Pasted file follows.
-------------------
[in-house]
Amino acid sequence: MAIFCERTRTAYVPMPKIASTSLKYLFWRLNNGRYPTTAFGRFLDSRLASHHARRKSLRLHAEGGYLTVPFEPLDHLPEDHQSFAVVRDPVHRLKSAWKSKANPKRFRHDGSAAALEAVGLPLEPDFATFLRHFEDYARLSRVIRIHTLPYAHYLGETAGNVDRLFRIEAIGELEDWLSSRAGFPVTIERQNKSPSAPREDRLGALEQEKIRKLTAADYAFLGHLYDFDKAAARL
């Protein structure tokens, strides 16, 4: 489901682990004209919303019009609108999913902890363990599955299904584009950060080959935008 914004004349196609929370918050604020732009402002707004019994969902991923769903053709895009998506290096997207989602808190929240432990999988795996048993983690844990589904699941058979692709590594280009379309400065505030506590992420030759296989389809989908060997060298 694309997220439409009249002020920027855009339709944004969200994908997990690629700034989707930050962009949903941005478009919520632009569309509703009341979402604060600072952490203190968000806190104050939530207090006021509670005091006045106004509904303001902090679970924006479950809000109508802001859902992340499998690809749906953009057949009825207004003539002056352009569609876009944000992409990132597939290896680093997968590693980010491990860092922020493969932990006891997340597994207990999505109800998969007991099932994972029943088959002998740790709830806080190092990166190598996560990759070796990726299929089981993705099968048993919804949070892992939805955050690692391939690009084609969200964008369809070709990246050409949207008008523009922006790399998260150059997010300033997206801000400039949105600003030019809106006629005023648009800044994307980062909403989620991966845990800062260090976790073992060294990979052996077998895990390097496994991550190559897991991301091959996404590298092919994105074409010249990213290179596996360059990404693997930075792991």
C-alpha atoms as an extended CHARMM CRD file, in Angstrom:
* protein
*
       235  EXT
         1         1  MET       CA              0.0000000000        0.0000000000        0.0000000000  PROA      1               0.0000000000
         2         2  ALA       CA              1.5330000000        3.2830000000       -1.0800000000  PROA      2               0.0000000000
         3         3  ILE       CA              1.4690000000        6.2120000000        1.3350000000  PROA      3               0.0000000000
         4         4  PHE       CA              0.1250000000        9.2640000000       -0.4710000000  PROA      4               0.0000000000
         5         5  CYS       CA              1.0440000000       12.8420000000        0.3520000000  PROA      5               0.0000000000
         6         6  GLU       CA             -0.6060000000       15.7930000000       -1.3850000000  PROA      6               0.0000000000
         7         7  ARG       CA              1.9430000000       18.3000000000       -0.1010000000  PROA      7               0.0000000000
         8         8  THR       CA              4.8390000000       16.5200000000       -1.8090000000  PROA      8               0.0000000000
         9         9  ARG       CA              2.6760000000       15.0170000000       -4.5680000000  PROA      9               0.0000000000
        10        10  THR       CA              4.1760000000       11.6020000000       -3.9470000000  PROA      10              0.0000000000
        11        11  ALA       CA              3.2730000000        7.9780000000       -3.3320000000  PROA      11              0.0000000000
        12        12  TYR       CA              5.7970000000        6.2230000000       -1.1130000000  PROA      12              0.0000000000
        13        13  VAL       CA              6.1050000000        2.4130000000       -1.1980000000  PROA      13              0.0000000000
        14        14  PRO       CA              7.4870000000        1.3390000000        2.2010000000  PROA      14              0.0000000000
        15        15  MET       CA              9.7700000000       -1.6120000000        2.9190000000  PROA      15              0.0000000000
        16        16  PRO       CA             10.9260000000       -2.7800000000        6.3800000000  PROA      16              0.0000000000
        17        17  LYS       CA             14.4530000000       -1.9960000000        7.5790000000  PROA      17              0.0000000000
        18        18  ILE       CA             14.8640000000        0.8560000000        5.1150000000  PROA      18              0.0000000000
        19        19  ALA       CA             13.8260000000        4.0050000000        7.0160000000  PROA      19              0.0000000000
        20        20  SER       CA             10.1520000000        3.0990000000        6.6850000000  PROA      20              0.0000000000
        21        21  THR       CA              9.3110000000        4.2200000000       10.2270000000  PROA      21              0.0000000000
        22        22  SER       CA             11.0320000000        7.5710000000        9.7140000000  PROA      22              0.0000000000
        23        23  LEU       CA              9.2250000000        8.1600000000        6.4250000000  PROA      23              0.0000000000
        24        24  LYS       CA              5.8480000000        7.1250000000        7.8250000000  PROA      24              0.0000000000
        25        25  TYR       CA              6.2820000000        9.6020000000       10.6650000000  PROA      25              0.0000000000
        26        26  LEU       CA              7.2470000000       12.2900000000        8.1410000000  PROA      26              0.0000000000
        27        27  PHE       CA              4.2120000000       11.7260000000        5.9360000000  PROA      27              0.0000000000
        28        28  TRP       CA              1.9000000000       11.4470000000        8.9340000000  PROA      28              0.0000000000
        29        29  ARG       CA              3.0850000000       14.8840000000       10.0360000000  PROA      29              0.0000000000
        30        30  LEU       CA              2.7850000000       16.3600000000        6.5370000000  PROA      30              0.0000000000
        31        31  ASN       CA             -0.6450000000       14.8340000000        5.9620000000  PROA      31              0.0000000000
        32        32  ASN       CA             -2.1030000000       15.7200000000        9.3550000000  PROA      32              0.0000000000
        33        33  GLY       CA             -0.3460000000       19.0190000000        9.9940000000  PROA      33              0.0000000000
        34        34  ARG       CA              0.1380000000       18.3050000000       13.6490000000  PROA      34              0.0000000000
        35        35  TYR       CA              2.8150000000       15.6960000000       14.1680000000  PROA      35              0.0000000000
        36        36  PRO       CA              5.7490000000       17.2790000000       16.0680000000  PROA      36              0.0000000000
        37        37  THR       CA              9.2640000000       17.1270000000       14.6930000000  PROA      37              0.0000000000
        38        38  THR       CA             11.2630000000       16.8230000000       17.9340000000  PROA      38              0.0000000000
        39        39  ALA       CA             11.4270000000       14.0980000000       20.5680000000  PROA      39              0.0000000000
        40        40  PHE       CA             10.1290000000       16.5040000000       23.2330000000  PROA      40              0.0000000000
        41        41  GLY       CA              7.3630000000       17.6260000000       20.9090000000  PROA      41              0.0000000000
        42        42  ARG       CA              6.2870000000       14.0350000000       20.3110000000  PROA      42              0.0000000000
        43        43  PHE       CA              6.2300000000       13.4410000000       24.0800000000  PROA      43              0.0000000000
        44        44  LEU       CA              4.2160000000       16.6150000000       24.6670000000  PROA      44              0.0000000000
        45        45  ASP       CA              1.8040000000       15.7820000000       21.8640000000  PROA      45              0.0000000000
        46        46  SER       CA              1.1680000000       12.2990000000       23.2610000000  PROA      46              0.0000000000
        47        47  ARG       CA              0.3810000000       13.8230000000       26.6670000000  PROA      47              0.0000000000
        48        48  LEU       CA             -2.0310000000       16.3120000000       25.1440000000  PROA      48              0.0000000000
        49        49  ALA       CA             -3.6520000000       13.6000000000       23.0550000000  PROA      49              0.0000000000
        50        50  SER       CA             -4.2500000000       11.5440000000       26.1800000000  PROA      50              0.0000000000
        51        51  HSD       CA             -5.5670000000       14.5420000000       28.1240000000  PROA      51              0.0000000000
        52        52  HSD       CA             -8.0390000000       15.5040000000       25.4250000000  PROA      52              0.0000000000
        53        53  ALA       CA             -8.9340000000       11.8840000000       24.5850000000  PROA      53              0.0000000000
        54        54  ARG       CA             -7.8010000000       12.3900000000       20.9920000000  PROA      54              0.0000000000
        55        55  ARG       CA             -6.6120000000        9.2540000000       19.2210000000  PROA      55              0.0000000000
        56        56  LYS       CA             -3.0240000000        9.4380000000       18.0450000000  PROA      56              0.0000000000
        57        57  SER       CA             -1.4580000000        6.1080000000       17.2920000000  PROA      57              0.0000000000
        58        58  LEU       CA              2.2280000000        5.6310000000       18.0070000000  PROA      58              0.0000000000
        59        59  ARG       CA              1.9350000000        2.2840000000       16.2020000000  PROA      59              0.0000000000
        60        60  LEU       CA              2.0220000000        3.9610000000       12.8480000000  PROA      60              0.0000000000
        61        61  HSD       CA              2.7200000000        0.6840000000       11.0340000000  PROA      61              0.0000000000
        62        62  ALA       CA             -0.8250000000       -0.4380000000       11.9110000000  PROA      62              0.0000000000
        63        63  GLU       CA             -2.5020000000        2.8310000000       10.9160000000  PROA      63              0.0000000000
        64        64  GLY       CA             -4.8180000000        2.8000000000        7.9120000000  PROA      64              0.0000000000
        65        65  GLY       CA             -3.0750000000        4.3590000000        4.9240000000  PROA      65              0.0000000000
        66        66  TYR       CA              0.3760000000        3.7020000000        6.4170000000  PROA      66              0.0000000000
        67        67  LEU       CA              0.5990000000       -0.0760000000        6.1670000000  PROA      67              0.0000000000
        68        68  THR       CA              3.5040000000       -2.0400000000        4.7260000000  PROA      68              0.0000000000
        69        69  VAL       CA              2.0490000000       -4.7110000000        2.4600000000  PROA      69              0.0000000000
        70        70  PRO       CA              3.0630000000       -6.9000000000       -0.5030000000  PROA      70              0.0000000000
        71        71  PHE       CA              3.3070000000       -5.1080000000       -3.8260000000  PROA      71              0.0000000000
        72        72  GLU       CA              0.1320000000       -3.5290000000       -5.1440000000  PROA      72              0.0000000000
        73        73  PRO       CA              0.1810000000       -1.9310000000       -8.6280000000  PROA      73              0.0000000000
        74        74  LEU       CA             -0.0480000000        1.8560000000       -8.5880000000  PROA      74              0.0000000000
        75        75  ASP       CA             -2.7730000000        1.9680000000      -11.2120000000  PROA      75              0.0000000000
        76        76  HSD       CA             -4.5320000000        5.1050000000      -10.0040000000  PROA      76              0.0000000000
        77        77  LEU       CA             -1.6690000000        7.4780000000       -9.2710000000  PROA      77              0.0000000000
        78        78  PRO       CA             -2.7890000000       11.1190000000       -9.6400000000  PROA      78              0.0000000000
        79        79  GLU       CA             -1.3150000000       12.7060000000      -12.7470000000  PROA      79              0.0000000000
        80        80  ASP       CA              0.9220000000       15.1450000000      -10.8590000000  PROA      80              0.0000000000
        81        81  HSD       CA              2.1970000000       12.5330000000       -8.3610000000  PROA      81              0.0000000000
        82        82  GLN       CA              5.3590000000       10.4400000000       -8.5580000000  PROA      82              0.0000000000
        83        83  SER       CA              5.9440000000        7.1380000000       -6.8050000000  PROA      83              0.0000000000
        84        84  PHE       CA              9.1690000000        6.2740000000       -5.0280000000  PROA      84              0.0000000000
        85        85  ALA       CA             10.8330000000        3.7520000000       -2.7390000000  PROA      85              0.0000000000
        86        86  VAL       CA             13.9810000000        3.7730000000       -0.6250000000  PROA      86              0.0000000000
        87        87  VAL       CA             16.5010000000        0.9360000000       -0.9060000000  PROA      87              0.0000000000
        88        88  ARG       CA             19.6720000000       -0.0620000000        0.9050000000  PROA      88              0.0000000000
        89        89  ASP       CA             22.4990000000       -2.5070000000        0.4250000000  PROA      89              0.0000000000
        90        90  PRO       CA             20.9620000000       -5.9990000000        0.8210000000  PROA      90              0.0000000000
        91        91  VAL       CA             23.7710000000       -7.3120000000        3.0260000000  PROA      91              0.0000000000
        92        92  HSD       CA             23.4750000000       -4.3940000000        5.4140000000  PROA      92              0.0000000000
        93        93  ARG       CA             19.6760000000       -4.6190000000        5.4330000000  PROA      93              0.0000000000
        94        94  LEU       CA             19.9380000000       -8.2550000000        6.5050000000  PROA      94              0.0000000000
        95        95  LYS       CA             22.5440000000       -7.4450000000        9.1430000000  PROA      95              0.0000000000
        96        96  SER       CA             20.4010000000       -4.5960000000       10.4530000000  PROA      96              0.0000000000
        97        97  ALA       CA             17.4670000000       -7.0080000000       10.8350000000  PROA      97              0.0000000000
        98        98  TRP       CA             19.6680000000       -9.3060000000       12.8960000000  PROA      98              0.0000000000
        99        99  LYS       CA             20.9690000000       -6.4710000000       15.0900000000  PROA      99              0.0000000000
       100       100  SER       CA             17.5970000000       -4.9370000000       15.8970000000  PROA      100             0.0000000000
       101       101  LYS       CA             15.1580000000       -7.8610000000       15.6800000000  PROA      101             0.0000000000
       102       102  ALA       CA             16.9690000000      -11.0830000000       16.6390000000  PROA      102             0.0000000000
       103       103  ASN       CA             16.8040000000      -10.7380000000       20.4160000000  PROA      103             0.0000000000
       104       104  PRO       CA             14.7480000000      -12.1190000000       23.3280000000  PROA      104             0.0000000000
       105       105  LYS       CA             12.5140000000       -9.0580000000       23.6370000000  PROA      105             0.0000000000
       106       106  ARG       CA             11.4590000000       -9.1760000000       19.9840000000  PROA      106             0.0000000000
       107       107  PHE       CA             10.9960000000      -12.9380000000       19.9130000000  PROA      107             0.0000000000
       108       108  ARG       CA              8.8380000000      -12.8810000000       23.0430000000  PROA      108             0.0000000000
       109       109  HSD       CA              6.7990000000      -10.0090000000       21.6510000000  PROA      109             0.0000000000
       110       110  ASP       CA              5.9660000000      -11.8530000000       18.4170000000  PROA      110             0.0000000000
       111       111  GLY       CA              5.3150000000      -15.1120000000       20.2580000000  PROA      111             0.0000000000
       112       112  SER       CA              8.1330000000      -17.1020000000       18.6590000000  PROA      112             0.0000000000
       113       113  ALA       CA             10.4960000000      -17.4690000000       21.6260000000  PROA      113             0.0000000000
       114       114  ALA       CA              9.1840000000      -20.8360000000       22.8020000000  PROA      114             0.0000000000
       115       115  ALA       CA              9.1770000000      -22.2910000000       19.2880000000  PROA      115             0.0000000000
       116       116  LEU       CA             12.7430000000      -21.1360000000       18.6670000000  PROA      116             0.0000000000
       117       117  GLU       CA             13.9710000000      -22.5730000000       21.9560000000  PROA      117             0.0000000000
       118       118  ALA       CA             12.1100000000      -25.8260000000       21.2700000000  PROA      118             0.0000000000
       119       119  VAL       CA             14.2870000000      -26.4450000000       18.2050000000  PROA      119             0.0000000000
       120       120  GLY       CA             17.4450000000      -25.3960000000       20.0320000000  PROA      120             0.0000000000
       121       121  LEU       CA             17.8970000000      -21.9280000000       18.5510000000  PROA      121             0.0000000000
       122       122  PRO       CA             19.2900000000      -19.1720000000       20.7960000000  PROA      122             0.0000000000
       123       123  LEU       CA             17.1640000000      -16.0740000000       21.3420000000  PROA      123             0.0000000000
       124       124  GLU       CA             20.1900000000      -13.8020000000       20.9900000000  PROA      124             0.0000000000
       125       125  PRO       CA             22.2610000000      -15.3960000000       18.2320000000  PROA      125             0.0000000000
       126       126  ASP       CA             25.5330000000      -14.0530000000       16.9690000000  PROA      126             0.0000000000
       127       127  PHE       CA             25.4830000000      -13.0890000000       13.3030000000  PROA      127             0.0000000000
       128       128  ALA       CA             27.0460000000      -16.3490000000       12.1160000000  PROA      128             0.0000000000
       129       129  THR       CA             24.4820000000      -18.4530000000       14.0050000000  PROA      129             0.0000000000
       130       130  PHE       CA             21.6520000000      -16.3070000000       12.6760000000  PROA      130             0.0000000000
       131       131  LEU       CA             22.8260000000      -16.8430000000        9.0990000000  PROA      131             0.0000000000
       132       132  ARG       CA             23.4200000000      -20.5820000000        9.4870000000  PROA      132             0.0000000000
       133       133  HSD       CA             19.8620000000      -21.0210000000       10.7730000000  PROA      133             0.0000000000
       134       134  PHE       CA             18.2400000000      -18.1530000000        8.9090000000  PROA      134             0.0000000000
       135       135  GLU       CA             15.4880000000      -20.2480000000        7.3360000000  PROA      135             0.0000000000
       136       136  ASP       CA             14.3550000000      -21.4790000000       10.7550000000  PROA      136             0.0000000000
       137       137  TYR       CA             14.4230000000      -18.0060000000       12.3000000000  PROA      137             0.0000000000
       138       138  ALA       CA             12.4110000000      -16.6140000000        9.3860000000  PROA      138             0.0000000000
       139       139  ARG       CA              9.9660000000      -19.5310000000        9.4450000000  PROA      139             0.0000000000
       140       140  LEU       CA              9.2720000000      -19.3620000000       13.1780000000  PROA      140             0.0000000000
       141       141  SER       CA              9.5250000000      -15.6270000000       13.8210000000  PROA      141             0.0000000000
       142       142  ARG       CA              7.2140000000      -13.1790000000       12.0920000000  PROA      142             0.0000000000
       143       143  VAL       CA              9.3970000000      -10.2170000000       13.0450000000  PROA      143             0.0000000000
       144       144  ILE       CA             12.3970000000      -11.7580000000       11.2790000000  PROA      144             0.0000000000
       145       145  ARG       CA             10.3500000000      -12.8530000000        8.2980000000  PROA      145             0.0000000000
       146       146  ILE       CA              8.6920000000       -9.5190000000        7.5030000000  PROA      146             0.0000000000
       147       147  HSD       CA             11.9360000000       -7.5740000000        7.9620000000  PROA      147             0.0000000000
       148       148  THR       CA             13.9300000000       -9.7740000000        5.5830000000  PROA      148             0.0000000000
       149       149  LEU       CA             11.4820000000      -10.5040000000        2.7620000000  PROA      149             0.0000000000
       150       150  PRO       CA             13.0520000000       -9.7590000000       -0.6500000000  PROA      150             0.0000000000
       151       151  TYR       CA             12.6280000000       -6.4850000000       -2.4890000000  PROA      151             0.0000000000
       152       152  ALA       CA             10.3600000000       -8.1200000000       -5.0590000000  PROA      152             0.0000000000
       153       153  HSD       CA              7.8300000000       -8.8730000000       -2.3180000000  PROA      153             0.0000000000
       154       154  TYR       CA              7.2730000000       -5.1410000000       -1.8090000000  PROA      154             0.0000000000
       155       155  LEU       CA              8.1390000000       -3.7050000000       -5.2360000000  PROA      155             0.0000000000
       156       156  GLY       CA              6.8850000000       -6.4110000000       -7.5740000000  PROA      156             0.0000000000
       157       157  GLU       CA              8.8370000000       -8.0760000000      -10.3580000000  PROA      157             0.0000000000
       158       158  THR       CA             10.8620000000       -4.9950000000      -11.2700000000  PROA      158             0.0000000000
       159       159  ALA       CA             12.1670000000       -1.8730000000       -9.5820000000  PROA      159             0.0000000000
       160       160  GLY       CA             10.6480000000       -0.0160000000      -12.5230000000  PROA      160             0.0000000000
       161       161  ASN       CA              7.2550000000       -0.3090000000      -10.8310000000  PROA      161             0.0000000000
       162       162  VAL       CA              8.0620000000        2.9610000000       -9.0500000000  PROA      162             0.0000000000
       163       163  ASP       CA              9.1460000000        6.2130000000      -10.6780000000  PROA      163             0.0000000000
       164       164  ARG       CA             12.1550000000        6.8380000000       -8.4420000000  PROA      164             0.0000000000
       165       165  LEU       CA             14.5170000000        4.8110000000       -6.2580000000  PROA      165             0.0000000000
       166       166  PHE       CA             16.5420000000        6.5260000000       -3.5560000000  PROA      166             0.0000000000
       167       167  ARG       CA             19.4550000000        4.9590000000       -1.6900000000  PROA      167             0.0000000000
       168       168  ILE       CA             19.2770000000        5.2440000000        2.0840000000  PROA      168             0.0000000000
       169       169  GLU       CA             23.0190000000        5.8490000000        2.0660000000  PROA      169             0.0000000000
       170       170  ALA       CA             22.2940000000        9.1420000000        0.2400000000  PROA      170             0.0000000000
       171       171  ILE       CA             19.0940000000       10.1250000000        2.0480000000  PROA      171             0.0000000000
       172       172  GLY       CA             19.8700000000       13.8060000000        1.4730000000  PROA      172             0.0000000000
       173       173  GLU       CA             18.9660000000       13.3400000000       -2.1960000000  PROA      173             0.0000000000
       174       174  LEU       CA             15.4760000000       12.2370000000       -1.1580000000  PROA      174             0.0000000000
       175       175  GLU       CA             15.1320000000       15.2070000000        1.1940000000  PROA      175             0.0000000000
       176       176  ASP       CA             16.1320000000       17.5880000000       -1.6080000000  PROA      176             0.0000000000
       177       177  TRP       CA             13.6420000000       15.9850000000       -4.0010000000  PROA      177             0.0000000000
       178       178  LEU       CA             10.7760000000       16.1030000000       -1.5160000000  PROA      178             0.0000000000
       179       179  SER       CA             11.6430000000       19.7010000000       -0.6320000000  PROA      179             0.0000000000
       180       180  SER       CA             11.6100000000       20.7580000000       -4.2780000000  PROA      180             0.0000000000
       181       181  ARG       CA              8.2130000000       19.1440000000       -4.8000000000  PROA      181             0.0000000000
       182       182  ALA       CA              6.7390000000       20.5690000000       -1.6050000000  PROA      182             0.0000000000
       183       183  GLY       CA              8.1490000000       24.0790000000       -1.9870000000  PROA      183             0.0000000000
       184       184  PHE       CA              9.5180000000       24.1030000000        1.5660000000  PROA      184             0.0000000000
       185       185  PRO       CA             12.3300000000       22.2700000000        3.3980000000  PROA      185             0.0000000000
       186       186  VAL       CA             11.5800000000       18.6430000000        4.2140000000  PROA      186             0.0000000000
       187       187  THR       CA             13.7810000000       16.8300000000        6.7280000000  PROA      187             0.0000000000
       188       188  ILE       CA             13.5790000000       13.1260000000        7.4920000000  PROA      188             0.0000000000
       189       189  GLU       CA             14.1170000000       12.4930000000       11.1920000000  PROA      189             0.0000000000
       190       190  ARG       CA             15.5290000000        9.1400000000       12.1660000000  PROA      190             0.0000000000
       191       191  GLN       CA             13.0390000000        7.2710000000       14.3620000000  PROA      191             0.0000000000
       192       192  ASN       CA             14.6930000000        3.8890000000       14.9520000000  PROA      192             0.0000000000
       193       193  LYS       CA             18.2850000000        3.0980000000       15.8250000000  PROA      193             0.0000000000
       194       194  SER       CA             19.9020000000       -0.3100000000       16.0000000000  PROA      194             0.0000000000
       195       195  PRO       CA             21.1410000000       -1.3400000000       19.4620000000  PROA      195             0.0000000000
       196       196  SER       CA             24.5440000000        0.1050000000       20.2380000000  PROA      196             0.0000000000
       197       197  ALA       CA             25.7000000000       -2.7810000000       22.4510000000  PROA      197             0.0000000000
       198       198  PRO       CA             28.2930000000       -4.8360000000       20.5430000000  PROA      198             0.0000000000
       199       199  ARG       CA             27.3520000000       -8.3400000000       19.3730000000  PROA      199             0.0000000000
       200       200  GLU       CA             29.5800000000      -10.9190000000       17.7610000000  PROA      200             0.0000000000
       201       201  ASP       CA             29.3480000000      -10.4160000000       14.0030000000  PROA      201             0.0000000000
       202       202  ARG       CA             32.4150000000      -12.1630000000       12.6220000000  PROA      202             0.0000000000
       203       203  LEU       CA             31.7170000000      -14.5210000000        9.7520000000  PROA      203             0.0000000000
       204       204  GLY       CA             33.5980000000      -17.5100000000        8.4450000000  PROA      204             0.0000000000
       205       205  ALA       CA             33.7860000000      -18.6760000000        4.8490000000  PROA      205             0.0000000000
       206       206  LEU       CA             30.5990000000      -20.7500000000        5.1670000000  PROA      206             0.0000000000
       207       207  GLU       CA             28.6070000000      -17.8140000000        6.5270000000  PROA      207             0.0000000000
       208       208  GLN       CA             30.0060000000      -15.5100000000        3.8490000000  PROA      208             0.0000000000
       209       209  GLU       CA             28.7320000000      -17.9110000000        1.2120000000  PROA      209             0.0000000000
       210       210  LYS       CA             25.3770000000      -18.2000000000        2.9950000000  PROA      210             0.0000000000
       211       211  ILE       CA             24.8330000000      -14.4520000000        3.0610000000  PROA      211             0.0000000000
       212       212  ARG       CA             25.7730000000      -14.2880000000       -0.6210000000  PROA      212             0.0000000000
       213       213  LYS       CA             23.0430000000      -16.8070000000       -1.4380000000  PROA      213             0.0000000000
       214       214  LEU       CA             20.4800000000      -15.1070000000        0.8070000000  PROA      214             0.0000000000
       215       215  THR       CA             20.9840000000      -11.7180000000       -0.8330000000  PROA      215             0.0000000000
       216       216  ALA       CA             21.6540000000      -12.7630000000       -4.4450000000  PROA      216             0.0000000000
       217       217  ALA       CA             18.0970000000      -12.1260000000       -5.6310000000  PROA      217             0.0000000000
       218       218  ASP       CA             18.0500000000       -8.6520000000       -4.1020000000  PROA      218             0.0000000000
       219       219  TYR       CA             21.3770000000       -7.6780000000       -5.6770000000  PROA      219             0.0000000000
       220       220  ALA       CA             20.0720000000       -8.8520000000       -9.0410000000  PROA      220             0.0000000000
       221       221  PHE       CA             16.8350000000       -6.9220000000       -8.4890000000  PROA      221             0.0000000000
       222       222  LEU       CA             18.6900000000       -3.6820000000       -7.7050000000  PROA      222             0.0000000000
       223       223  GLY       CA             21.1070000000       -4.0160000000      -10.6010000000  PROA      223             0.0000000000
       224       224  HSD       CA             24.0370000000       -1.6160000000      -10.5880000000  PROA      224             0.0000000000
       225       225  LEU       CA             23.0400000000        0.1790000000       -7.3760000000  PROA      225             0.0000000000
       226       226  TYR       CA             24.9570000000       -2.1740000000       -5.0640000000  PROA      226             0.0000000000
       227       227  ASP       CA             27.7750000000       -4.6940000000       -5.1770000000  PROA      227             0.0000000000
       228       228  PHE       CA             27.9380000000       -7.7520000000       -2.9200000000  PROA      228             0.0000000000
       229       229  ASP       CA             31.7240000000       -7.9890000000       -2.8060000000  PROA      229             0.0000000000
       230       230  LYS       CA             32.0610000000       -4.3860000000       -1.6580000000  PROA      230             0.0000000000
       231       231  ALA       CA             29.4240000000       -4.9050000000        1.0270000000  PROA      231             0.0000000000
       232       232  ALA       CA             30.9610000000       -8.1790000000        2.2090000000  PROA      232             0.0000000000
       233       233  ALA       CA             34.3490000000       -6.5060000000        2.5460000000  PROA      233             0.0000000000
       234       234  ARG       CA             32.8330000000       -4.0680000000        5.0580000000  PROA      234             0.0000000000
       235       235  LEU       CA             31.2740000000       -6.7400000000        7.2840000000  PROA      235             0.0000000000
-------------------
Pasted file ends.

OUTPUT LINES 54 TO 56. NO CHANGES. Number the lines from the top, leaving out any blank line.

        47        47  ARG       CA              0.3810000000       13.8230000000       26.6670000000  PROA      47              0.0000000000
        48        48  LEU       CA             -2.0310000000       16.3120000000       25.1440000000  PROA      48              0.0000000000
        49        49  ALA       CA             -3.6520000000       13.6000000000       23.0550000000  PROA      49              0.0000000000